With the uncertainty in the economy, consumers are looking for ways to cut corners and save. We want the best products for the best prices. Restaurant owners and managers are consumers, too. At the top of their most coveted products list are great employees who are willing to work for as little money as possible.
Restaurants have one of the highest rates of employee turnover. This isn’t necessarily a bad thing, but increasing employee retention rates could prove to be beneficial for all parties involved. So how do you keep employees, and better yet: keep them happy? I’ll tell you how—and you’ll be glad to know that these suggestions have very little to do with the number of zeros on their paychecks.
- Learn your employee’s names already: Seems like a no-brainer, right? Well, I once worked for a chef who called me “skinny white girl” for the entire year that I cooked for him. You’d be surprised how many managers and executives in the restaurant industry fail to see the importance of simply learning the names of their employees. On the other hand, I worked for a gentleman who called my by name every time he saw me, and it made all the difference in the world. A happy employee feels valued, and the simple act of learning names is a great place to start.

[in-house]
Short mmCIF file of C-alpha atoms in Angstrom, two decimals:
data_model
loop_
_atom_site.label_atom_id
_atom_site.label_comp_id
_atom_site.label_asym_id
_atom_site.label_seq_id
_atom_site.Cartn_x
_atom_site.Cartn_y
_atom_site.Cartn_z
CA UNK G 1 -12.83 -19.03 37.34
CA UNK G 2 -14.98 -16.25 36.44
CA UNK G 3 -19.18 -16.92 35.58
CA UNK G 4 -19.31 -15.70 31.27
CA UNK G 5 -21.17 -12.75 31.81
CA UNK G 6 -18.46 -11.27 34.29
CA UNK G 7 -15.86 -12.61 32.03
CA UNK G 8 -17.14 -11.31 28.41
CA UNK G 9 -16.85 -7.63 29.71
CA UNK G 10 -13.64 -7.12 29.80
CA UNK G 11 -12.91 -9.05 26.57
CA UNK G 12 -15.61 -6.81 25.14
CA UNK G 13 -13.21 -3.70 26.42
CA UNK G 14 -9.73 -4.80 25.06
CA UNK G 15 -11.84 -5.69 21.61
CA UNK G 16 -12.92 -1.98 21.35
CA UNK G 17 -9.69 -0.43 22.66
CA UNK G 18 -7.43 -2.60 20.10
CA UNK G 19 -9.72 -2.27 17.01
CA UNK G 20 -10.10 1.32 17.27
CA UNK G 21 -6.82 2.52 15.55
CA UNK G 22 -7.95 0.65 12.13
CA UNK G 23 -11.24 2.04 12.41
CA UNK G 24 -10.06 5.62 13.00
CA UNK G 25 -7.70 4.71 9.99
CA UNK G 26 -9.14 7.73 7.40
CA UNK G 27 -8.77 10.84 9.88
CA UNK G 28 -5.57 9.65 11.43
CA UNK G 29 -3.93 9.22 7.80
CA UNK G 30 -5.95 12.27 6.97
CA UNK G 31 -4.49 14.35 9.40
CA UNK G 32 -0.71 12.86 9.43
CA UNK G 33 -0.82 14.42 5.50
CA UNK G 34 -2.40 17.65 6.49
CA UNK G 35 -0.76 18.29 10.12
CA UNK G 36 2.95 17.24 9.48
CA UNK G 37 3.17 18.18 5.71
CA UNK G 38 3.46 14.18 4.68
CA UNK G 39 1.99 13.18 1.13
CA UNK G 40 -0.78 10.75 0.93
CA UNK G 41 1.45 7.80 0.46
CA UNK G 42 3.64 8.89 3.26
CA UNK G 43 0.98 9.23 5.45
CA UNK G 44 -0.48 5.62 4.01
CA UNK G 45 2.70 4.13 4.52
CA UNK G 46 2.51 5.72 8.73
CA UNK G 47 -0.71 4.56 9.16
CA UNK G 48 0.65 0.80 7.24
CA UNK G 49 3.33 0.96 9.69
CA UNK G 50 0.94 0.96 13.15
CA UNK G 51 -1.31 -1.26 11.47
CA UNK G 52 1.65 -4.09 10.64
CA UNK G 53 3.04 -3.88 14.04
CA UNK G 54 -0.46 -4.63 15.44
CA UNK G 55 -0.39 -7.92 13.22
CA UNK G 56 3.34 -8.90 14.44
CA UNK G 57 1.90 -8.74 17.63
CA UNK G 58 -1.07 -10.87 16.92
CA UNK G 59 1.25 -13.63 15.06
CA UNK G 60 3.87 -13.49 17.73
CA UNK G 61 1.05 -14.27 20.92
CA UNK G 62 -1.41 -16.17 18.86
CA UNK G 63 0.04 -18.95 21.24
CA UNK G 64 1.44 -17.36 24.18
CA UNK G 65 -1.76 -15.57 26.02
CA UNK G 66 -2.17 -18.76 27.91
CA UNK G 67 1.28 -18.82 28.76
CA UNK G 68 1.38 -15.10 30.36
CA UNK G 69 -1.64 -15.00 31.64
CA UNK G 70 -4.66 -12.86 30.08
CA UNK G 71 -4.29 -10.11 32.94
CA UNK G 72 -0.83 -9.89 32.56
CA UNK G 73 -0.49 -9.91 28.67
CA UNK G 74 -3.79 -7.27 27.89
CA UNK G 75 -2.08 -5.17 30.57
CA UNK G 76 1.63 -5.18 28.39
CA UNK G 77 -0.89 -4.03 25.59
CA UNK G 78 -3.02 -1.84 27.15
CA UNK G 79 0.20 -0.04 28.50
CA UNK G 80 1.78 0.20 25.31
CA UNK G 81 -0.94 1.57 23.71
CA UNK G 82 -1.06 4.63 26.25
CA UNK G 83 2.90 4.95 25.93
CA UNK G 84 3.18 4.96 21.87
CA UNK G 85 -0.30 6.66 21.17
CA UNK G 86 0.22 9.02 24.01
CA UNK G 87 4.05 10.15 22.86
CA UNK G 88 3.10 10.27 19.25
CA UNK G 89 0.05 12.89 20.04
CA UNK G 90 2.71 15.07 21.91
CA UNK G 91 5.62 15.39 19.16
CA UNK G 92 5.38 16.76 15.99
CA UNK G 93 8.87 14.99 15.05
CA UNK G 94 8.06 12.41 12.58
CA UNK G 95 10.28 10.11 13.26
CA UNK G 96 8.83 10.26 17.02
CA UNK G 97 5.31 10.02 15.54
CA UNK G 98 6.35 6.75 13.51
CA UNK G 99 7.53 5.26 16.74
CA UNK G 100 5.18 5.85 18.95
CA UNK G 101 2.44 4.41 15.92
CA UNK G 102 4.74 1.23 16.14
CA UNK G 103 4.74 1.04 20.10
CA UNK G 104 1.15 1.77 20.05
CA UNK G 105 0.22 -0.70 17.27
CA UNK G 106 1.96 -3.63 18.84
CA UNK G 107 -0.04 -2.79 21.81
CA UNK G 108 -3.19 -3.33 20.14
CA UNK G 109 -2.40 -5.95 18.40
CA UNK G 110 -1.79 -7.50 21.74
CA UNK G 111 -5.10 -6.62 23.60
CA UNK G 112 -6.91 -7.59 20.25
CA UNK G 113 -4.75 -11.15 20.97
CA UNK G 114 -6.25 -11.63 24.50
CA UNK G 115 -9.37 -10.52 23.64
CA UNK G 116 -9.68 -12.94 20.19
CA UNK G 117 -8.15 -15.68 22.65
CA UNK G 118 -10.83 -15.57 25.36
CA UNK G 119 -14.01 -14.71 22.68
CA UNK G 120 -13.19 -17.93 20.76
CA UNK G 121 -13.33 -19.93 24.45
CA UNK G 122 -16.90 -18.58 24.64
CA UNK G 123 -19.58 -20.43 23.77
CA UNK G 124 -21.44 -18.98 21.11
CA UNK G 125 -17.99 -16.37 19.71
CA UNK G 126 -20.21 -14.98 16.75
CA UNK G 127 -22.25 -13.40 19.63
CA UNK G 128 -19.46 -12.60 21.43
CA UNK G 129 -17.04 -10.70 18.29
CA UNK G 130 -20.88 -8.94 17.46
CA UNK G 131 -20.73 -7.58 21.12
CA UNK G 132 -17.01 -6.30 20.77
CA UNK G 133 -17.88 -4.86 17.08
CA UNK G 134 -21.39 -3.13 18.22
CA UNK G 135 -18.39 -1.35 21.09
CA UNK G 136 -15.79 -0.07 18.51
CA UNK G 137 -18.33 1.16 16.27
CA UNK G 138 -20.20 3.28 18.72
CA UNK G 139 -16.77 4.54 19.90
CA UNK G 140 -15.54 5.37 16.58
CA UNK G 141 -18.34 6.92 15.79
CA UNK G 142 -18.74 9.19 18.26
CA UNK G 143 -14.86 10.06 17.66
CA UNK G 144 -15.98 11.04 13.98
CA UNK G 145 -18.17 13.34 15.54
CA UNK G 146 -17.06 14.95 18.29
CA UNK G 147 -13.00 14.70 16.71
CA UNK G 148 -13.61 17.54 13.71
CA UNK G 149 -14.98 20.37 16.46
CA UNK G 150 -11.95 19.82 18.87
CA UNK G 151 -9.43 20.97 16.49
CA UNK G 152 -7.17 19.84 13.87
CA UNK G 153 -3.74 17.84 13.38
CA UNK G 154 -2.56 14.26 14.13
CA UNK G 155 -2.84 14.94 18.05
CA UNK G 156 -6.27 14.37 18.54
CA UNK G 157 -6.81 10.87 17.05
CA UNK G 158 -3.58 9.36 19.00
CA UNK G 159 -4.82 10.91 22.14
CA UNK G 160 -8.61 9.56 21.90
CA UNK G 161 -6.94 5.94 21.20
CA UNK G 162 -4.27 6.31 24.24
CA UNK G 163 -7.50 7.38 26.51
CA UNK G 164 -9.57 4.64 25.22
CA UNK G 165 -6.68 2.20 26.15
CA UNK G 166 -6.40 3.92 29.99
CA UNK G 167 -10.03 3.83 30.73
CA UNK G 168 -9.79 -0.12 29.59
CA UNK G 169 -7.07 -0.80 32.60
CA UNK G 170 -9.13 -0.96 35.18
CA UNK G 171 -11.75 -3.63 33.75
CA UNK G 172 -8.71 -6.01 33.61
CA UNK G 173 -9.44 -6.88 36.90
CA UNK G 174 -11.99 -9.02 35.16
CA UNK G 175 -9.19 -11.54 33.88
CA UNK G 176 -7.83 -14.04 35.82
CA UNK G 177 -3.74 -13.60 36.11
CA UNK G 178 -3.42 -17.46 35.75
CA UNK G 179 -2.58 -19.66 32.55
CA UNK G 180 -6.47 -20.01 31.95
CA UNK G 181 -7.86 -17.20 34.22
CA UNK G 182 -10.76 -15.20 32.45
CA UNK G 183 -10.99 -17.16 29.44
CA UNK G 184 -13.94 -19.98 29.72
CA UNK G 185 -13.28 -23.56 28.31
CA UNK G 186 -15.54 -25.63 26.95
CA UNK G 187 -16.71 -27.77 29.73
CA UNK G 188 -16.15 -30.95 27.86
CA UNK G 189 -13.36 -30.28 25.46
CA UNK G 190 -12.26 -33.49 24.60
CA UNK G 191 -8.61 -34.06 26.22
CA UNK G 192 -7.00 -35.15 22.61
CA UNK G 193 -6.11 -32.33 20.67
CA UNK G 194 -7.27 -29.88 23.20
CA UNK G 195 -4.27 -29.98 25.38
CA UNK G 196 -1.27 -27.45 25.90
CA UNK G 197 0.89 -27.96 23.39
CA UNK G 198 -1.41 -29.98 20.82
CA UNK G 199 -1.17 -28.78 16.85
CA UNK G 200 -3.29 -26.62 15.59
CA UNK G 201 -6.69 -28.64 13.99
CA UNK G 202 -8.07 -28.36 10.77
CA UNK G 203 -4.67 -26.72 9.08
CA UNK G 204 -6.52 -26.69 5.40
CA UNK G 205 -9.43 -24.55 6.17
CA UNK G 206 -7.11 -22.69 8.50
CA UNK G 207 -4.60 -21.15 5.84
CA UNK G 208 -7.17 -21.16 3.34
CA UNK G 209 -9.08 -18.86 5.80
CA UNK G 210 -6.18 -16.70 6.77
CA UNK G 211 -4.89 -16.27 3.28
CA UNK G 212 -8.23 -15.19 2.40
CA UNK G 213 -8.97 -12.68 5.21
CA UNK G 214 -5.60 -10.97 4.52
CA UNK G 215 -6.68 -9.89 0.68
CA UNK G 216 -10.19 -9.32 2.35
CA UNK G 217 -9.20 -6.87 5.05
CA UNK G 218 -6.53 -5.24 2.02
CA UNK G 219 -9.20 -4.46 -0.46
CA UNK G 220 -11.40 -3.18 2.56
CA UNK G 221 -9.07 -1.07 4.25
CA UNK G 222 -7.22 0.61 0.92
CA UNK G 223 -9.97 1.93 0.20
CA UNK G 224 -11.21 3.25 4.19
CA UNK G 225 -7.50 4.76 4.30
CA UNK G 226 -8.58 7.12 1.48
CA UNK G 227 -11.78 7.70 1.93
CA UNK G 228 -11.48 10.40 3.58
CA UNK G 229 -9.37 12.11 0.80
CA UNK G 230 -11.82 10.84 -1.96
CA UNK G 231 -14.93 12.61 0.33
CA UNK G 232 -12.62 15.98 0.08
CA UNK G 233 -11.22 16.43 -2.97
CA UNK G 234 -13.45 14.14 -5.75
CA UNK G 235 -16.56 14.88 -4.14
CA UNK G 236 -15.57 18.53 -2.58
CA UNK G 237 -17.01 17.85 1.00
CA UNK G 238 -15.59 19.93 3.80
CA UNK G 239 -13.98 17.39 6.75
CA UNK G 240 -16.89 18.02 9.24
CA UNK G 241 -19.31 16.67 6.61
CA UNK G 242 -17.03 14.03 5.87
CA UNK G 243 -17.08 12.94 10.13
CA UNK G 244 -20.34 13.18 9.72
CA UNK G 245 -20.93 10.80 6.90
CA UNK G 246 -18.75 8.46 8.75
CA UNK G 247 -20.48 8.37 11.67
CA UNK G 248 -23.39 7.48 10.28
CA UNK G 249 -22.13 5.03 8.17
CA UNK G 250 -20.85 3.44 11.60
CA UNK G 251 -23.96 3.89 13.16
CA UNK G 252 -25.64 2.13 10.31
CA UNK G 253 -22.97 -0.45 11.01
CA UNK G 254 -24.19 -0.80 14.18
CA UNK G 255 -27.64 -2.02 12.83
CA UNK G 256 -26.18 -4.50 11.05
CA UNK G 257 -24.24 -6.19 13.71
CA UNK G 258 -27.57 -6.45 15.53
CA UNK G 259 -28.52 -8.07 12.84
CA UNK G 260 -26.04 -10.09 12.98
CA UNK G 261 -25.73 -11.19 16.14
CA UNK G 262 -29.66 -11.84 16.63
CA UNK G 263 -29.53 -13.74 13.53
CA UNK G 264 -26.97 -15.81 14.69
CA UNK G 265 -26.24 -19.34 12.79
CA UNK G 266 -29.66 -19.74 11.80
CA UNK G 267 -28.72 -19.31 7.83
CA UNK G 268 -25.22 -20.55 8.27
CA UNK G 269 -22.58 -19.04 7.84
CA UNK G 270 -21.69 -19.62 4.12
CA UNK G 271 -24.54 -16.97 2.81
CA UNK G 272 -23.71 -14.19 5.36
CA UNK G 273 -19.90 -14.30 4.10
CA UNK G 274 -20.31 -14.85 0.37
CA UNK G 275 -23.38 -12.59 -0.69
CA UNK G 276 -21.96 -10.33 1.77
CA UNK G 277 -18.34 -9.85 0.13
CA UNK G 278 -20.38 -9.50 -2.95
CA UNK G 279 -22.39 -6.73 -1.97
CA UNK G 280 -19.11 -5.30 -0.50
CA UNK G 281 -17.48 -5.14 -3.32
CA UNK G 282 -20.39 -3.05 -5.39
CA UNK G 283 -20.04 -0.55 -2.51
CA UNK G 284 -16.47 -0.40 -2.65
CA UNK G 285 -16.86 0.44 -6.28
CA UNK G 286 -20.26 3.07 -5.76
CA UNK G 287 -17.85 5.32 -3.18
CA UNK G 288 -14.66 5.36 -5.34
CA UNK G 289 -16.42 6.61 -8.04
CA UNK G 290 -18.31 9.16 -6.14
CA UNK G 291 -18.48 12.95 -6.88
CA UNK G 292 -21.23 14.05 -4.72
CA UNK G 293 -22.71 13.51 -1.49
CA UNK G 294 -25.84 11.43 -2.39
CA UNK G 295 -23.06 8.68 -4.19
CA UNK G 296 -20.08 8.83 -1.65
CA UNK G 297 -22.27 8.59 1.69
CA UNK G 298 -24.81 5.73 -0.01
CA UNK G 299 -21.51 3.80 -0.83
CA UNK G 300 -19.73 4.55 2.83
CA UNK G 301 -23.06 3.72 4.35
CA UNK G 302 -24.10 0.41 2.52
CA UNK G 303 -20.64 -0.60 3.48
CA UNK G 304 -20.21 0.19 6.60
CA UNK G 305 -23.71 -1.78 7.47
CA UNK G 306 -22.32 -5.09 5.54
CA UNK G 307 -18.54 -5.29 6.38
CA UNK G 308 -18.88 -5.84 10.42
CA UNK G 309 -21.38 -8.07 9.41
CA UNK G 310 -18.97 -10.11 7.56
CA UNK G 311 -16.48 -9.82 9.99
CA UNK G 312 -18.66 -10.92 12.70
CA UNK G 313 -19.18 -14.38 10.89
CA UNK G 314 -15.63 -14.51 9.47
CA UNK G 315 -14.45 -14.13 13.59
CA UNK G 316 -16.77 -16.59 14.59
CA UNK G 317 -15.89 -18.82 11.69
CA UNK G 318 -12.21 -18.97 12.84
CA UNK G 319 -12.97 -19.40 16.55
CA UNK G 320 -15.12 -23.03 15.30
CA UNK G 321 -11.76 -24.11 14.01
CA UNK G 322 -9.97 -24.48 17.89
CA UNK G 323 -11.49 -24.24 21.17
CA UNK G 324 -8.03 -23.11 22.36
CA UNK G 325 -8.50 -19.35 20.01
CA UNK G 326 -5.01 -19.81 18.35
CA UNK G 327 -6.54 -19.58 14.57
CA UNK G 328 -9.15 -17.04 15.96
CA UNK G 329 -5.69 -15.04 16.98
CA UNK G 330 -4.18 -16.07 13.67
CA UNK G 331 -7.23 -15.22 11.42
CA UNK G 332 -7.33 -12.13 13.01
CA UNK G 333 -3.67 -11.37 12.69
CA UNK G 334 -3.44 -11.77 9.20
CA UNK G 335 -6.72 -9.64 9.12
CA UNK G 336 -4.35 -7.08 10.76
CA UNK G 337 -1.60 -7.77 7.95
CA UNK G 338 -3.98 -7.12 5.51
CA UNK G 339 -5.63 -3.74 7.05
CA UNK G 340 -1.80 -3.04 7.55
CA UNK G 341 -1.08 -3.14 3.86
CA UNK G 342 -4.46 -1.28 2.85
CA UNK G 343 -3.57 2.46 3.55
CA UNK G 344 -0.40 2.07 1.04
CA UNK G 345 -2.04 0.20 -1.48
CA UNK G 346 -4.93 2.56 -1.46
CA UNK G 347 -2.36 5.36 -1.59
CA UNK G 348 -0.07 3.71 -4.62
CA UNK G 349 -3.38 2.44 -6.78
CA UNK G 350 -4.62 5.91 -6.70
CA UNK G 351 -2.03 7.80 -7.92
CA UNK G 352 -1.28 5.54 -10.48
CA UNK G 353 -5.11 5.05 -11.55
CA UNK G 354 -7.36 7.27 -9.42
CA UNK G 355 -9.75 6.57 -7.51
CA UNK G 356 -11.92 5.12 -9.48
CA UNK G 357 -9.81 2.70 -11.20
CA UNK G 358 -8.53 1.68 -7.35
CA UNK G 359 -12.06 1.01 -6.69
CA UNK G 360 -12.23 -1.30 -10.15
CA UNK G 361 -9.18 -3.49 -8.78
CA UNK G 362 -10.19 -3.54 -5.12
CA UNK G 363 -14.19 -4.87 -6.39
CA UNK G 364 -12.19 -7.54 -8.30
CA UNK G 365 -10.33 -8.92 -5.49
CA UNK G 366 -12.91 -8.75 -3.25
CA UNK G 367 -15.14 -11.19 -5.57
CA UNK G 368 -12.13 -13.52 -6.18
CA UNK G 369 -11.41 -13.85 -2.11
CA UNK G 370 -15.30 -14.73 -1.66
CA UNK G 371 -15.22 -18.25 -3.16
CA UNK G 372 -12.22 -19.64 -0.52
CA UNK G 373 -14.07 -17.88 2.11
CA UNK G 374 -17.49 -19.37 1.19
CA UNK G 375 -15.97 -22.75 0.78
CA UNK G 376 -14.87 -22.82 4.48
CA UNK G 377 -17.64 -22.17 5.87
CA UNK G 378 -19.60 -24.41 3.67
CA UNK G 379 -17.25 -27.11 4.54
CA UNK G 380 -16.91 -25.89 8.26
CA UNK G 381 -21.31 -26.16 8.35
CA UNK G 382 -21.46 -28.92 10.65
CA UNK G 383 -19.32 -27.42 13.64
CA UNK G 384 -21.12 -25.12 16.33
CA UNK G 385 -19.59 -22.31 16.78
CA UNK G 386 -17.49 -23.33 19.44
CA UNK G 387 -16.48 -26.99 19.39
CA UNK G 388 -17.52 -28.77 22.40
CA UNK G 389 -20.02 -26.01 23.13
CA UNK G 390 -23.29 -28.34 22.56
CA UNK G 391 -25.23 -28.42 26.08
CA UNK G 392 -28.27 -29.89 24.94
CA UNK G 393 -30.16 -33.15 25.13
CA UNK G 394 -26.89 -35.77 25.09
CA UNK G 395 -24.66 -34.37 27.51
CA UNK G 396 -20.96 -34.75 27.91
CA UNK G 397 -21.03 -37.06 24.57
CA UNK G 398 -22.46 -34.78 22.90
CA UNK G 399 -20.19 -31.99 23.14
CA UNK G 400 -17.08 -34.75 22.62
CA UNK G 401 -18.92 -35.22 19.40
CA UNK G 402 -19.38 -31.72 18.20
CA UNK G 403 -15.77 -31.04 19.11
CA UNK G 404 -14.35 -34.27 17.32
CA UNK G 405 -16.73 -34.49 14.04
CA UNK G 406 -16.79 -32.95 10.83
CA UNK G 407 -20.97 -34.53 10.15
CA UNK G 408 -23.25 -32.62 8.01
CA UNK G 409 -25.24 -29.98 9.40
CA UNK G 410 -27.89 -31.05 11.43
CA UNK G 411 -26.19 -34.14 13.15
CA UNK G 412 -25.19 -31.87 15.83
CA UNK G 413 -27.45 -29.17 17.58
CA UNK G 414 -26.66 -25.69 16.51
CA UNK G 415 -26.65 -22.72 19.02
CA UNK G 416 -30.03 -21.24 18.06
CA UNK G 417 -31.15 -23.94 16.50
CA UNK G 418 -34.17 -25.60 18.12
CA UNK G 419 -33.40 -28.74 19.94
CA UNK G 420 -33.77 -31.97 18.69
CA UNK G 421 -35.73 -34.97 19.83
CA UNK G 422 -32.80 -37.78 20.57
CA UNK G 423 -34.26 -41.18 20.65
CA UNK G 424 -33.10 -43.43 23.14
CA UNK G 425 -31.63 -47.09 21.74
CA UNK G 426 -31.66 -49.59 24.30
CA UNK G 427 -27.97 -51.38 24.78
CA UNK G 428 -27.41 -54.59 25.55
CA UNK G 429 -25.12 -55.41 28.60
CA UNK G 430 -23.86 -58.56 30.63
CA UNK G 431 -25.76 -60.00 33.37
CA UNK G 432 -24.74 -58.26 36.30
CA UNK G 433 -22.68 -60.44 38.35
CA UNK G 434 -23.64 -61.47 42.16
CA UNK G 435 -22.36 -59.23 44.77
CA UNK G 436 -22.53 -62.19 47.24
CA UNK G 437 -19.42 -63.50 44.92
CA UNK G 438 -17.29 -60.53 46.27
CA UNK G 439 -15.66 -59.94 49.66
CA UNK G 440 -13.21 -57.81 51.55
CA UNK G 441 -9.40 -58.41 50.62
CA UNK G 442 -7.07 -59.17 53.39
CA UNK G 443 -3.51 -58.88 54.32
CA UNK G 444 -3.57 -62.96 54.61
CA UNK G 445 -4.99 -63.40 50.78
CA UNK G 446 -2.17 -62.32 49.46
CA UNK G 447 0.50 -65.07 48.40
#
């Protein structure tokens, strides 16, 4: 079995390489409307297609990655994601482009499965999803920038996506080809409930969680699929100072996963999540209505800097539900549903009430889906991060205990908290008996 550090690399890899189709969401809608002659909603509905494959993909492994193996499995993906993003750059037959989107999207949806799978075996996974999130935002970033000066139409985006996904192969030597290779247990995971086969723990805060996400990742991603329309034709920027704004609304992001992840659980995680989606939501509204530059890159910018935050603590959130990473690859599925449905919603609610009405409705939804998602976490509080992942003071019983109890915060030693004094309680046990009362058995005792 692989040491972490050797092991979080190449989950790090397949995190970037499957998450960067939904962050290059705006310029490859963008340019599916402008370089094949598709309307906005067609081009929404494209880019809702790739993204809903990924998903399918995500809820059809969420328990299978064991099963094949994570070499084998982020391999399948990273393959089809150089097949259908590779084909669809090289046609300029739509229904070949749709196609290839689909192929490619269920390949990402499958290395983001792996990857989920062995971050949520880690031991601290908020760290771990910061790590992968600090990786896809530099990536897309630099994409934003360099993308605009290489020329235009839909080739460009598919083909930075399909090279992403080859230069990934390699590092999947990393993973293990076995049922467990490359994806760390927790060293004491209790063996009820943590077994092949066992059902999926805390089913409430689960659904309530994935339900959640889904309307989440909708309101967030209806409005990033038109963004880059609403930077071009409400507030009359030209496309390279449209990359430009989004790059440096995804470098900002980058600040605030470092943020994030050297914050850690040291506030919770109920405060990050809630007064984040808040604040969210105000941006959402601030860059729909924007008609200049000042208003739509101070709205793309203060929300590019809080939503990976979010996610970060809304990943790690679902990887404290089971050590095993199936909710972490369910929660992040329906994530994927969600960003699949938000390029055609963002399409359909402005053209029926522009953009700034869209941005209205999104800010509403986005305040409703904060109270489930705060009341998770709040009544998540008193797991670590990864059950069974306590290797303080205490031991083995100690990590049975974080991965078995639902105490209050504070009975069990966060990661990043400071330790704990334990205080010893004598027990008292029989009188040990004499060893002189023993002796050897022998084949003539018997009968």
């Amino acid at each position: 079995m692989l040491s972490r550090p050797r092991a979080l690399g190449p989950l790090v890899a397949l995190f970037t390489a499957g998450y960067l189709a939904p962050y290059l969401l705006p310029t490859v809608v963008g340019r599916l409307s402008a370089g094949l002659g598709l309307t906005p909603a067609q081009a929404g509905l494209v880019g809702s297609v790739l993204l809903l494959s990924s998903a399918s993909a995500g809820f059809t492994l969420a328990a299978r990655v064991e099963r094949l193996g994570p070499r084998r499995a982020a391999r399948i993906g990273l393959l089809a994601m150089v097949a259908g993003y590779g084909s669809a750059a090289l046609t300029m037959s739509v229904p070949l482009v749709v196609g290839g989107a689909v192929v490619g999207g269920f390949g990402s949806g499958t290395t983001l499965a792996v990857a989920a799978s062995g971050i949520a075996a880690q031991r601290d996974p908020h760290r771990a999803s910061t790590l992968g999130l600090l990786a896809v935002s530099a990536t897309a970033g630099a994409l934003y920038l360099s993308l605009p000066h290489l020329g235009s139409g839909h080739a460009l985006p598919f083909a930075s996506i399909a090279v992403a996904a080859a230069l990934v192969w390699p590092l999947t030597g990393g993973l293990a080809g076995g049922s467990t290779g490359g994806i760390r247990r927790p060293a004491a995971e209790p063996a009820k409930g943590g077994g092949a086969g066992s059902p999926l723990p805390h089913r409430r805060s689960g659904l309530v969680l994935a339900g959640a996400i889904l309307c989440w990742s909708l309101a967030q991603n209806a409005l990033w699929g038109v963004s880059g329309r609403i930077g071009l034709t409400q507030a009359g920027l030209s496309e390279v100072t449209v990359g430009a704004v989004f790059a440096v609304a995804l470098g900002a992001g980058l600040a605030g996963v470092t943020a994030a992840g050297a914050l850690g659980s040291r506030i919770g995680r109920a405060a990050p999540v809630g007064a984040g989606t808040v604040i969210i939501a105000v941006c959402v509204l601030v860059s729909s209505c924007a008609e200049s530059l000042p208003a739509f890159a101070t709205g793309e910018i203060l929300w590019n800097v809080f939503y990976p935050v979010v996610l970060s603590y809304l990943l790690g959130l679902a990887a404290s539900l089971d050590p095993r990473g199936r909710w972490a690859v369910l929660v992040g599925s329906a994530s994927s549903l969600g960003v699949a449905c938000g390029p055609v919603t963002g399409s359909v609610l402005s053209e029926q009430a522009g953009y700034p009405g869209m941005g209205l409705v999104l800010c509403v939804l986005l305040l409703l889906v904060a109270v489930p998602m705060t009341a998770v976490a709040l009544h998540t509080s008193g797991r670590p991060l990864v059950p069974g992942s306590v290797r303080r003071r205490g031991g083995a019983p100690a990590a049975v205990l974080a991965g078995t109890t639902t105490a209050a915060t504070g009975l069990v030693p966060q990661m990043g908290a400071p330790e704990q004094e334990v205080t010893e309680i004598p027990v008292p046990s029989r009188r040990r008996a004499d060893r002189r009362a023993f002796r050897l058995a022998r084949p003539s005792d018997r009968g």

- Start having family meals: Family meals may seem like a waste of time, but bringing your entire staff together for a pre-service meal is an opportunity to build a sense of community and kinship. It’s the perfect time for announcements, discussing new menu items, and sharing ideas. Happy employees are well fed and have a sense of belonging. Family meals provide both.
- Celebrate individual successes: Everyone needs a pat on the back every now and then, and employees will respond to recognition. Even something as small as a “hats off” at family meal is enough to motivate staff members to continue to work hard and to achieve. Financial bonuses are also helpful incentives.
- Communicate, Communicate, Communicate: In any environment, it’s important to have open and honest communication among staff members. As important as it is for you to be candid with your employees about what is happening, it is equally important to listen to your staff. You don’t necessarily have to follow their advice, but happy employees are able to openly express their ideas and concerns to their supervisors.
These are just a few of the tactics that I have seen succeed during my years in the restaurant industry, but I love hearing about what works for others. If you have more ideas about how to keep your employees happy, please feel free to comment below.